Werth wins classic duel, keeps Nats alive

Hey, why not? Let’s play another fifth game. There’s no such thing as too much baseball.

Jayson Werth saw 13 pitches from Lance Lynn leading off the bottom of the ninth. After taking the first two fastballs for strikes, he fouled off seven pitches and worked the count full. On the 13th pitch, Lynn fired a 96 mph fastball down the middle and Werth crushed it into the bullpen in left-center for the game-winning home run. It was a 2-1 victory for the Washington Nationals and the first home playoff win for a team in our nation’s capital since Earl Whitehill pitched a shutout for the Senators in Game 3 of the 1933 World Series at Griffith Stadium.

That Washington team featured guys named Buddy, Goose, Heinie, Ossie, Lefty and General. This one features guys named Jayson, Jordan, Bryce and Ian. It’s a different generation and this club wants to leave its mark. It believes it’s the best team in baseball, but in the previous two games had looked more like the 2009 Nationals than the 2012 version.

The Nationals would get only three hits in this game, but two were home runs -- Adam LaRoche hit one in the second inning off Kyle Lohse. With Jim Joyce’s rather liberal strike zone behind the plate, pitchers on both teams dominated. The Cardinals had only three hits of their own and Nationals relievers struck out eight batters in a row at one point. When Matt Holliday was called out on a pitch several inches outside the strike zone in the eighth, he simply turned around and laughed as he headed back to the dugout.

It came down to Werth versus Lynn -- pitching out of the bullpen after winning 18 games as a starter. As a starter he works 91-94, with two fastballs, a curveball and an occasional changeup or slider. Out of the bullpen, where he pitched in last year’s World Series run, he mainly works fastball/curveball.

He threw 10 fastballs in the showdown, three curves. He missed outside the zone with two curves; Werth fouled one off. Maybe he could have pulled the string with a 3-2 changeup, but you also don’t want to walk the leadoff man. Lynn challenged him. Werth delivered.

"I felt pretty good going into the at-bat," Werth said. Referring to his former teammate with the Phillies, he added, "Watching my boy Raul Ibanez do it last night, he gave me something tonight."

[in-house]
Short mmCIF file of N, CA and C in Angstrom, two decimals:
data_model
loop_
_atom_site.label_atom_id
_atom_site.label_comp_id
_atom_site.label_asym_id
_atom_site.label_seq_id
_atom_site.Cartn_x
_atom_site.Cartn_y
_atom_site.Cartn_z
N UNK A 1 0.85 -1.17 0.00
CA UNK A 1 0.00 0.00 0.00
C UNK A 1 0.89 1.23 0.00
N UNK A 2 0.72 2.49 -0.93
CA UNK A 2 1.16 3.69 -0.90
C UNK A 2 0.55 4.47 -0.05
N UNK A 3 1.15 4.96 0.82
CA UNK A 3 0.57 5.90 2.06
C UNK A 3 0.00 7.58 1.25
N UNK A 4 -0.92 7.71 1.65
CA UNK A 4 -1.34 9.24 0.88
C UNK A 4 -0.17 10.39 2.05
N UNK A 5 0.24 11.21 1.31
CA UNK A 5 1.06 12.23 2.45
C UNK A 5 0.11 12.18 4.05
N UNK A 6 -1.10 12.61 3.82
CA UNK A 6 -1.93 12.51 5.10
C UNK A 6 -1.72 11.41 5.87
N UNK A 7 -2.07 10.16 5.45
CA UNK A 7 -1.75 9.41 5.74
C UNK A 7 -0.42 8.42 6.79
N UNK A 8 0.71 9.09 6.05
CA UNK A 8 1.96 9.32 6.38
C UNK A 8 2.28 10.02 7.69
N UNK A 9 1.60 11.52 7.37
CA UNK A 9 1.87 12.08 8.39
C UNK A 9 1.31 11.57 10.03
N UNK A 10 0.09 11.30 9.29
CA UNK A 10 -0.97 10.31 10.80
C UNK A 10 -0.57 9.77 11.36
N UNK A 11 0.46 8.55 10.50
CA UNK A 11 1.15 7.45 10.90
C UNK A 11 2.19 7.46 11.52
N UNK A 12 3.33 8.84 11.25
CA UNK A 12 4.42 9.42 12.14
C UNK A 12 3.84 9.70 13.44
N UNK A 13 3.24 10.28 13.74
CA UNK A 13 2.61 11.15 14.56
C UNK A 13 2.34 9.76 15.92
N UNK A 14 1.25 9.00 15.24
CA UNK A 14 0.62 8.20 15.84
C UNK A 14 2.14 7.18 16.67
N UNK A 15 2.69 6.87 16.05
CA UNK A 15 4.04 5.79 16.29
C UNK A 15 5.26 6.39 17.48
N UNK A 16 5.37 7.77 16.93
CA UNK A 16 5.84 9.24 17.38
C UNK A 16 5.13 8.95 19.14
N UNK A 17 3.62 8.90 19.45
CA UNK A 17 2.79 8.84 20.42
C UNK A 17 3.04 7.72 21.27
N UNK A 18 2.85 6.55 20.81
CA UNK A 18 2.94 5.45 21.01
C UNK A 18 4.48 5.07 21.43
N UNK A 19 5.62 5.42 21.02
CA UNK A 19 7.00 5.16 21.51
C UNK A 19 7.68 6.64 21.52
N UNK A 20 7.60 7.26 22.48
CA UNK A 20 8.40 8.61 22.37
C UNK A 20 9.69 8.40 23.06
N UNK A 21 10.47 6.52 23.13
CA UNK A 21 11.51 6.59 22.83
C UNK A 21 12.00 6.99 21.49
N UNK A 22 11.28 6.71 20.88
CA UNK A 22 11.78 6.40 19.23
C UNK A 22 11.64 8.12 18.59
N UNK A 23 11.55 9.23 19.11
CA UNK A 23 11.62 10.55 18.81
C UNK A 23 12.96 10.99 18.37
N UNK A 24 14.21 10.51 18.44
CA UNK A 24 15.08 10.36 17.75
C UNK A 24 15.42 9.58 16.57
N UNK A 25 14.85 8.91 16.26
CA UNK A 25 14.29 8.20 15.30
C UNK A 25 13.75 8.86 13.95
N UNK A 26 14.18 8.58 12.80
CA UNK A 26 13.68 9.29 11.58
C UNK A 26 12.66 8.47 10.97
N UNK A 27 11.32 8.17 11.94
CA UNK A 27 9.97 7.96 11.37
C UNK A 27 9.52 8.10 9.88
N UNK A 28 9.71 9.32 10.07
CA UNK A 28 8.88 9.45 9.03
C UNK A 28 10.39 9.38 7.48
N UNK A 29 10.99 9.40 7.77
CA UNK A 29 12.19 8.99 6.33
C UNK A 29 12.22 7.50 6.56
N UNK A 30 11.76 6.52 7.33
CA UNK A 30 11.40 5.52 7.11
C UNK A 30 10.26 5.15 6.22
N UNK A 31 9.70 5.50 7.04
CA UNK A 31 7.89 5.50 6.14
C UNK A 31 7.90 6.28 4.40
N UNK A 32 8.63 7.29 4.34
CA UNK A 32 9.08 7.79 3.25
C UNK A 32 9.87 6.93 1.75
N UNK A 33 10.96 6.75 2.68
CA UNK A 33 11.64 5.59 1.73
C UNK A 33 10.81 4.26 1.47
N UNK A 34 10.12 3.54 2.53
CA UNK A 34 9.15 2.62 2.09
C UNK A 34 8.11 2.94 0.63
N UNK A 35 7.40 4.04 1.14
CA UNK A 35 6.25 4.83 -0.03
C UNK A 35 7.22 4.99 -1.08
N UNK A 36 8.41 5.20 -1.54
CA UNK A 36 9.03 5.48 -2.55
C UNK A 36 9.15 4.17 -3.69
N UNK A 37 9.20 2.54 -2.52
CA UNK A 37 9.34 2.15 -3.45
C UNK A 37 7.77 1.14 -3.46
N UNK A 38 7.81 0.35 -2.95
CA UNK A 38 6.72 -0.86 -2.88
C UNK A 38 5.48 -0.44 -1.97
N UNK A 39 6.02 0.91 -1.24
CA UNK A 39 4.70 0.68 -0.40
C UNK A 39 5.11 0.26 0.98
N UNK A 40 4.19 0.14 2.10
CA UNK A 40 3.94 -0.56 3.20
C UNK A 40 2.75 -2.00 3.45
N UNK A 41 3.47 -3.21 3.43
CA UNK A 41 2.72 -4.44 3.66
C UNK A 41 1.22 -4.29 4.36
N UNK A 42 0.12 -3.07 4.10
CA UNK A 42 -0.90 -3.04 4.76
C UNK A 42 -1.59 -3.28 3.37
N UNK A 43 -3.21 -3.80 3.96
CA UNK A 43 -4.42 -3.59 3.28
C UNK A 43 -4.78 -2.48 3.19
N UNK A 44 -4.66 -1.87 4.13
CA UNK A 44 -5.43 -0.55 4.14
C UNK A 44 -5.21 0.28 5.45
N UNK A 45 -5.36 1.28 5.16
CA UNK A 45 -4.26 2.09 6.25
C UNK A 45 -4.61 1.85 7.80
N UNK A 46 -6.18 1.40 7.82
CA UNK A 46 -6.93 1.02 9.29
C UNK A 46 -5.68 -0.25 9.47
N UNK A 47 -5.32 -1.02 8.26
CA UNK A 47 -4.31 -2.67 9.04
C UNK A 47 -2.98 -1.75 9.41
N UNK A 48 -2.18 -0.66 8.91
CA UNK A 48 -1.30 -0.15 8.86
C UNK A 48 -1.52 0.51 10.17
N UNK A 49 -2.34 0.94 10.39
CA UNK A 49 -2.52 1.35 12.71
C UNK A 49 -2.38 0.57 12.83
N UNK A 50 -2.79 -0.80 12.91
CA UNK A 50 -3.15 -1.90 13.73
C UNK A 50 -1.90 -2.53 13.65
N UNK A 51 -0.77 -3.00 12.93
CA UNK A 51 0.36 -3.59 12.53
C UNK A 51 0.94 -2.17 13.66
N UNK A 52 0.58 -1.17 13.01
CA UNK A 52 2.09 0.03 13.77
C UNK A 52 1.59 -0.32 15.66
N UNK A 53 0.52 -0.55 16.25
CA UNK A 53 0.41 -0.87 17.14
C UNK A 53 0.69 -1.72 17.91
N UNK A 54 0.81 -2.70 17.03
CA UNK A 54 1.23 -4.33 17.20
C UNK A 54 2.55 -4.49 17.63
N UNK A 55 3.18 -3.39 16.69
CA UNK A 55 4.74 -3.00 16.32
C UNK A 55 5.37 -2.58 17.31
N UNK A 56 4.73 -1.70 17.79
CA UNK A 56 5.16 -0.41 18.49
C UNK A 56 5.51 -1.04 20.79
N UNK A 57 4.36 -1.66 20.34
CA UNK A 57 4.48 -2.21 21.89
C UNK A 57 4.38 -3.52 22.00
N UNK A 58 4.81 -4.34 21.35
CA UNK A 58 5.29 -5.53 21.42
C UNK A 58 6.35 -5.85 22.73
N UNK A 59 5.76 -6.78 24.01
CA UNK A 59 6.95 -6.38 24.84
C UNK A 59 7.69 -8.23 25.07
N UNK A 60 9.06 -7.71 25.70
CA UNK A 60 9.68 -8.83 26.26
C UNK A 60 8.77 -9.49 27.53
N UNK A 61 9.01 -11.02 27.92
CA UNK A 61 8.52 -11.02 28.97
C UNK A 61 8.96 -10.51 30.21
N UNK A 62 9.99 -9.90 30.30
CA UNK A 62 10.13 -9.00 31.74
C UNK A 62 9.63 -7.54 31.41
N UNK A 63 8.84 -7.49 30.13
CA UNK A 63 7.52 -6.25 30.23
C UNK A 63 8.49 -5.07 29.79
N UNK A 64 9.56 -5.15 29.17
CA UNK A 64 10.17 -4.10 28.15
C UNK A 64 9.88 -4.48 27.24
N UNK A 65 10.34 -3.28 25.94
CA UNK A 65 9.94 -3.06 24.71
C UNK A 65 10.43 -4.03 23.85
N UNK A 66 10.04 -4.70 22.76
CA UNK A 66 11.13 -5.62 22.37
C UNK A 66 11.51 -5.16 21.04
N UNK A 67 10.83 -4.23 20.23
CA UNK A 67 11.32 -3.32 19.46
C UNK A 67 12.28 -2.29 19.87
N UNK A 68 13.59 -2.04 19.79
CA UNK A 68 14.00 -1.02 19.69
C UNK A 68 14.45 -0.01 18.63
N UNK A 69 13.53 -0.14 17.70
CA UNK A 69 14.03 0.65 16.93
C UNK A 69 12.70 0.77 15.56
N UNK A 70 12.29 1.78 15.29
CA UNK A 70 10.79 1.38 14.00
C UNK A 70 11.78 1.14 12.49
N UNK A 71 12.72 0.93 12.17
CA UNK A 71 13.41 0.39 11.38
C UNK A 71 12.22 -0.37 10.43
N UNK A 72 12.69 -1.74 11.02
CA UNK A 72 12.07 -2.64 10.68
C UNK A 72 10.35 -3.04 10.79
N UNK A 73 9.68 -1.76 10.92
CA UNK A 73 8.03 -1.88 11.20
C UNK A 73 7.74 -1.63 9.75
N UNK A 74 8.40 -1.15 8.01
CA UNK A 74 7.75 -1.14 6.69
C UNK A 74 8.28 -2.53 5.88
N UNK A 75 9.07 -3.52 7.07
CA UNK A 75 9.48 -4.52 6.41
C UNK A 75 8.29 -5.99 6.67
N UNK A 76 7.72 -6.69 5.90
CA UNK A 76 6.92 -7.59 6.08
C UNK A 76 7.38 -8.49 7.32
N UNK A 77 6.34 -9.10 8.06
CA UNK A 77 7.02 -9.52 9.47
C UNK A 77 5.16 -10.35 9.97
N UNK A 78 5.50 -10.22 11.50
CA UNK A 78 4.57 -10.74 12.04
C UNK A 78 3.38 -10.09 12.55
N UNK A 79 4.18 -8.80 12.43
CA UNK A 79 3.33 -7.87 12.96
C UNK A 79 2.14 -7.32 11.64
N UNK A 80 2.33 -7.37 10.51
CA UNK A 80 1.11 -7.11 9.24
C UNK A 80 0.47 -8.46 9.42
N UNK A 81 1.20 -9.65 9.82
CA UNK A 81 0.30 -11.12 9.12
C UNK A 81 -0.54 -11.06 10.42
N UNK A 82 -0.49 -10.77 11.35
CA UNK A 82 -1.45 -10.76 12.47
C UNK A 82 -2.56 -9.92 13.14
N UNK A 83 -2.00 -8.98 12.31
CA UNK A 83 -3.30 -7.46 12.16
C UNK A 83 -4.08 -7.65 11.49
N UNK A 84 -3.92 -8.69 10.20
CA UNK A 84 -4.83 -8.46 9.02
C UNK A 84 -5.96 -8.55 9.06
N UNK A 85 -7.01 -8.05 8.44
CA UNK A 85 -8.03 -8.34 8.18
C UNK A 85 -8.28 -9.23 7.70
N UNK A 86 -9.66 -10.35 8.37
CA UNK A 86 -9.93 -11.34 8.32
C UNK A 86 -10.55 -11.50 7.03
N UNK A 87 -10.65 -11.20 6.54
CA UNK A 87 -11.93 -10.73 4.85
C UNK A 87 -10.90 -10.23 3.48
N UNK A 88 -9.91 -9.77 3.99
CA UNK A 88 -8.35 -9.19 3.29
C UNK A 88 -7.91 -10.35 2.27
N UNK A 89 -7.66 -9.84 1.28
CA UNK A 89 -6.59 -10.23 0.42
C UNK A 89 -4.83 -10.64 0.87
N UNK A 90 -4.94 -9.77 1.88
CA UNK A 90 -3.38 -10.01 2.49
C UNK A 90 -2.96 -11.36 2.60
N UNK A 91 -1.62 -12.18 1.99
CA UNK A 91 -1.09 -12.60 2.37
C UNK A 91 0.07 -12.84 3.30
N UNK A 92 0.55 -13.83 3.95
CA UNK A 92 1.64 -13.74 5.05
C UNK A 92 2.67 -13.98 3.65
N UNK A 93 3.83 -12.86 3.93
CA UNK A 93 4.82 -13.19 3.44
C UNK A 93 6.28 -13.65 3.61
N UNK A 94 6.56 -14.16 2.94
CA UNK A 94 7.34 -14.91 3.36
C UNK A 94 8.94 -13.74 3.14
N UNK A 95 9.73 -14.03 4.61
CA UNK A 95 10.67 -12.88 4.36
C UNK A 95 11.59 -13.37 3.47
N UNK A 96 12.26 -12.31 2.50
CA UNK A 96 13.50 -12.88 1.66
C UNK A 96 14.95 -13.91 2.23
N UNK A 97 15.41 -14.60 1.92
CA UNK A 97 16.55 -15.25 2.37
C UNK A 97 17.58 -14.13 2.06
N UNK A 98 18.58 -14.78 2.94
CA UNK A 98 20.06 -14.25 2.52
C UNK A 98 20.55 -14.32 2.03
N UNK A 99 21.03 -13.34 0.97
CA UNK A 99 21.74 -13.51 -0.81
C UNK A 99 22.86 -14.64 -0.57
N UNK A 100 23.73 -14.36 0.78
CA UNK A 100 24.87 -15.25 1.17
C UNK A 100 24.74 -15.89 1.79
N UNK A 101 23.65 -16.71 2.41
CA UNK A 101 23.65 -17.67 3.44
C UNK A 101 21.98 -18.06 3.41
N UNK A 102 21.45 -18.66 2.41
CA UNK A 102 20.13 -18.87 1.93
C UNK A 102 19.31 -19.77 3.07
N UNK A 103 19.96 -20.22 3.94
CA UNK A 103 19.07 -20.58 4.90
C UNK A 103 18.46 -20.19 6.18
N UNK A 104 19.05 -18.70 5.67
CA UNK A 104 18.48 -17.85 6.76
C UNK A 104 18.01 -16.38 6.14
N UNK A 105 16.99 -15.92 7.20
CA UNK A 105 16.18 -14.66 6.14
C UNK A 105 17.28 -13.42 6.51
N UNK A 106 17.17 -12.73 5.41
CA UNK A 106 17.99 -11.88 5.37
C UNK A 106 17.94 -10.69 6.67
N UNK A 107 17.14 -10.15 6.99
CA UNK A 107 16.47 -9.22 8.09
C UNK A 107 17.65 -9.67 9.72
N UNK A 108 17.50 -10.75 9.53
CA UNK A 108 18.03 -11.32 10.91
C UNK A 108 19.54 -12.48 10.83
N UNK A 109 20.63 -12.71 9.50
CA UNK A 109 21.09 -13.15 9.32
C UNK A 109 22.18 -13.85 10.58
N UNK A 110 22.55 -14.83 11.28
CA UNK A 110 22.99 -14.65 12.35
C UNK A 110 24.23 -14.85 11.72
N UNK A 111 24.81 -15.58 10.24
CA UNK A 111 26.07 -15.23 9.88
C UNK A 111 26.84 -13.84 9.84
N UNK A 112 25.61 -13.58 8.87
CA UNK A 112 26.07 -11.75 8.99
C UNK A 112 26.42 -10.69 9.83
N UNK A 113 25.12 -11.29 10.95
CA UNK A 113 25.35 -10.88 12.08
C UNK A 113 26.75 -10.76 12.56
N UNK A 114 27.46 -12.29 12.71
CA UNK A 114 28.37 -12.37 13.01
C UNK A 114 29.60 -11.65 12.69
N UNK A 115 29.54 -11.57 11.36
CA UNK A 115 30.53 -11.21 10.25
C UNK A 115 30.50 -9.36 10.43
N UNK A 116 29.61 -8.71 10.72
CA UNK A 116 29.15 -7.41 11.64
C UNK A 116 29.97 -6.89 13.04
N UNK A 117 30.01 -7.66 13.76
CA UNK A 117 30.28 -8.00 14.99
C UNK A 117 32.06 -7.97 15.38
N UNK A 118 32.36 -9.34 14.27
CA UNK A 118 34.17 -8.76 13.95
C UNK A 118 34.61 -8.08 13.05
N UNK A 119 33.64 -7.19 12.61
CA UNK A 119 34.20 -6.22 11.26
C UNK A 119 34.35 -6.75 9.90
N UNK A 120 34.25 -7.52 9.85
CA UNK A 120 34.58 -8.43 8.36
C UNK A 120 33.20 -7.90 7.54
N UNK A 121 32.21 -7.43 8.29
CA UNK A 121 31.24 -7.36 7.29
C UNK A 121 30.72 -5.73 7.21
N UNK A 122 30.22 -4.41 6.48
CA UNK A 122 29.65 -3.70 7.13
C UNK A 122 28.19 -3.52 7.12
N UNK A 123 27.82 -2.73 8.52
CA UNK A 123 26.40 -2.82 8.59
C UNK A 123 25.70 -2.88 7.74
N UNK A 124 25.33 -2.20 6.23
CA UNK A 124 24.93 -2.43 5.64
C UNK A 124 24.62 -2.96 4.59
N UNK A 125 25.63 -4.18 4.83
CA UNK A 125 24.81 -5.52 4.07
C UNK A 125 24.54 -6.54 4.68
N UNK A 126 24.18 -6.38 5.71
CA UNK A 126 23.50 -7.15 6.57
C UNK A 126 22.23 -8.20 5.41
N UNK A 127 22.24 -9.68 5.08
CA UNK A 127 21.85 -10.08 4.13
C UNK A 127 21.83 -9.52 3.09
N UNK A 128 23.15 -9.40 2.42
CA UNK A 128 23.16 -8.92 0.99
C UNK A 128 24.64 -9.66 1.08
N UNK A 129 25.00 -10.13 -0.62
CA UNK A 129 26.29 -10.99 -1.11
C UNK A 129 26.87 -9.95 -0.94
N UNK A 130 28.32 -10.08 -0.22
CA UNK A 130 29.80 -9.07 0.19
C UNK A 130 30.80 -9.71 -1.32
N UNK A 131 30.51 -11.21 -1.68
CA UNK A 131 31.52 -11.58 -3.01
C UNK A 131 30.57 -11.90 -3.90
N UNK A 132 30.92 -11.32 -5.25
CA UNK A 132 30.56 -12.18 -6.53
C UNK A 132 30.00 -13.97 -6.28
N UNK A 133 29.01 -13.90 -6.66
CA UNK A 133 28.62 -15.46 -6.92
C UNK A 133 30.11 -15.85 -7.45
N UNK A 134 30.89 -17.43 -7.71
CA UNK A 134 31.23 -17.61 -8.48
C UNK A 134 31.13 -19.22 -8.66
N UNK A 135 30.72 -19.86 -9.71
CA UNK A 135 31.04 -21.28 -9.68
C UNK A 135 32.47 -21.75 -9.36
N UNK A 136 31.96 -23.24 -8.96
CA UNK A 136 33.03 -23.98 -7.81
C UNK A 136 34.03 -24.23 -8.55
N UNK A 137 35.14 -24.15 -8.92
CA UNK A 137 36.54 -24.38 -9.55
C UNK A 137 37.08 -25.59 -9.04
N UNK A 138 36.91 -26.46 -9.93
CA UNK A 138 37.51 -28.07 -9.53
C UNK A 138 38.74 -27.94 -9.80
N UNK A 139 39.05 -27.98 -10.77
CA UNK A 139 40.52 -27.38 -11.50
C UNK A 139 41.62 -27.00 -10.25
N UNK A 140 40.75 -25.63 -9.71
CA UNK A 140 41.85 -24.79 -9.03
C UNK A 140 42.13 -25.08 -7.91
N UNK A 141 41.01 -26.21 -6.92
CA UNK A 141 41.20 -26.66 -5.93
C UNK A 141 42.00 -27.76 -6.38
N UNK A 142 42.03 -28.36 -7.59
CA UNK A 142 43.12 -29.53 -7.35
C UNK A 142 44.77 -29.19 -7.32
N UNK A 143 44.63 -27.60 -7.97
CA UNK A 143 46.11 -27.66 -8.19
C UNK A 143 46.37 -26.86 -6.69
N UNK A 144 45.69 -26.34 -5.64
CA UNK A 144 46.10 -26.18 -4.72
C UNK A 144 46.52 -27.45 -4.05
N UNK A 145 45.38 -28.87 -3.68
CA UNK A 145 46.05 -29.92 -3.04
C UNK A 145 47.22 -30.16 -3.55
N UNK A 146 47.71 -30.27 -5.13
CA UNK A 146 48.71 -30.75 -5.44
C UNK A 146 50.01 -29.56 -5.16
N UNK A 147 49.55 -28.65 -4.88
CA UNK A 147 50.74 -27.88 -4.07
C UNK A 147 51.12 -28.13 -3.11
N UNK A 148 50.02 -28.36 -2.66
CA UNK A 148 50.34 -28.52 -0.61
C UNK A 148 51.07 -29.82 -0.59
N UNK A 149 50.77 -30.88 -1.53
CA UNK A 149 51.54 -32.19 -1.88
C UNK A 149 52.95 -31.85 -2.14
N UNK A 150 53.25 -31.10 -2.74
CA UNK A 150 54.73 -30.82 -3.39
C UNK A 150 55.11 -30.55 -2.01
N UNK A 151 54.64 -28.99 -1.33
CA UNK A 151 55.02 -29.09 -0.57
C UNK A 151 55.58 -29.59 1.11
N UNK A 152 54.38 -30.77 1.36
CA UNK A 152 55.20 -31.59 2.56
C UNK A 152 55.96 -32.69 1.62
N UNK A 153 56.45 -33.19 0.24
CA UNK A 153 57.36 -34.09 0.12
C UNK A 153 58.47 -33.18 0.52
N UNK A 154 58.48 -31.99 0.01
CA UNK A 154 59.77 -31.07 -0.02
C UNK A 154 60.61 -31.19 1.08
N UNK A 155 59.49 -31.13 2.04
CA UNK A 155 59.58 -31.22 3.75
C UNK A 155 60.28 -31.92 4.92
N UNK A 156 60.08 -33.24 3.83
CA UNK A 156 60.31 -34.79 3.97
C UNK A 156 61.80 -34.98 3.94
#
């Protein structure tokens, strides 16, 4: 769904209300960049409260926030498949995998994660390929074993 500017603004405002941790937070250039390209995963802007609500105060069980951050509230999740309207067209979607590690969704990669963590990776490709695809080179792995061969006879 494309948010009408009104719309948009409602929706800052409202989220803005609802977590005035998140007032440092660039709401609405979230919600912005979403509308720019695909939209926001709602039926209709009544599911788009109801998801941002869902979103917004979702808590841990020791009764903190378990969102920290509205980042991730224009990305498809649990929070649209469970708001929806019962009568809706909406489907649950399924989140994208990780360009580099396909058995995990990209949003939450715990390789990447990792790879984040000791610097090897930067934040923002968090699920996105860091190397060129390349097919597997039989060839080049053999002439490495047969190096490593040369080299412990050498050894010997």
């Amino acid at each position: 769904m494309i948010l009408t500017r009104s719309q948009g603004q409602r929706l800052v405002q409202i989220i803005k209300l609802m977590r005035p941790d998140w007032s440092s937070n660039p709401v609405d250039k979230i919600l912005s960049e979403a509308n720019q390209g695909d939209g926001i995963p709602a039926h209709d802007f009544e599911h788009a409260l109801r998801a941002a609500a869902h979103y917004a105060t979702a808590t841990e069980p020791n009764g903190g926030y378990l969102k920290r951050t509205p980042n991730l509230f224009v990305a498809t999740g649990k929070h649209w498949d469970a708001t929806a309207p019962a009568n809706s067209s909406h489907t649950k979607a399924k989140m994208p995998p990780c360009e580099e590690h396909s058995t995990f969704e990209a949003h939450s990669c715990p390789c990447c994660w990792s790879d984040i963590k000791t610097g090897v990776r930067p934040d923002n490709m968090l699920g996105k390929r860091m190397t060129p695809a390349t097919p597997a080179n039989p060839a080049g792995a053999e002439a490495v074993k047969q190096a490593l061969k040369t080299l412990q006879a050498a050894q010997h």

Werth began the season batting in the middle of the Nationals’ lineup but then broke his left wrist in early May. Returning in August, he eventually settled into the leadoff position, filling a void the team needed. Werth’s .387 OBP led the team and while he hit only five home runs -- the wrist injury may have affected his power -- he hit .300, got on base and cut down on his strikeouts. After whiffing 160 times in 2011, he cut his strikeout rate from 24.7 percent to 16.6 percent. You saw the ability to hang in during at-bats against Lynn.

The Nationals got a terrific effort from Ross Detwiler, who threw 104 pitches and allowed just an unearned run over six innings, after throwing 100 pitches in a game just once all season. Game 2 starter Jordan Zimmermann struck out the side in the seventh, Tyler Clippard struck out the side in the eighth and Drew Storen got two more in the ninth, with Ian Desmond making a nice running catch of a blooper in the Bermuda Triangle area near the left-field line to retire the side.

You can question whether Mike Matheny should have gone to Lynn. Mitchell Boggs, in relief of Lohse, had thrown just 14 pitches in the eighth. Lynn had thrown 50 pitches on Tuesday and gave up two home runs. In a game where runs were nearly impossible to come by, perhaps Matheny should have soaked one more inning out of Boggs and then turned it over to closer Jason Motte in the 10th, leaving Lynn for later in the game if it stretched out that far.

We now get a Game 1 rematch of Adam Wainwright and Gio Gonzalez. Obviously, Gonzalez can’t walk seven batters again. He’ll have to get through all that right-handed power in the St. Louis lineup, but Gonzalez’s curveball makes him a tough reverse platoon lefty -- right-handers hit just .199 off him this season. All hands will be on deck. Zimmermann threw just 12 pitches, Clippard 16. Storen threw 26, so he’s probably available for just one inning. The Cardinals are similarly well-rested. Don't be surprised to see rookie Trevor Rosenthal, who was throwing 99 mph cheese on Wednesday, at some point.

More baseball? Let's do it.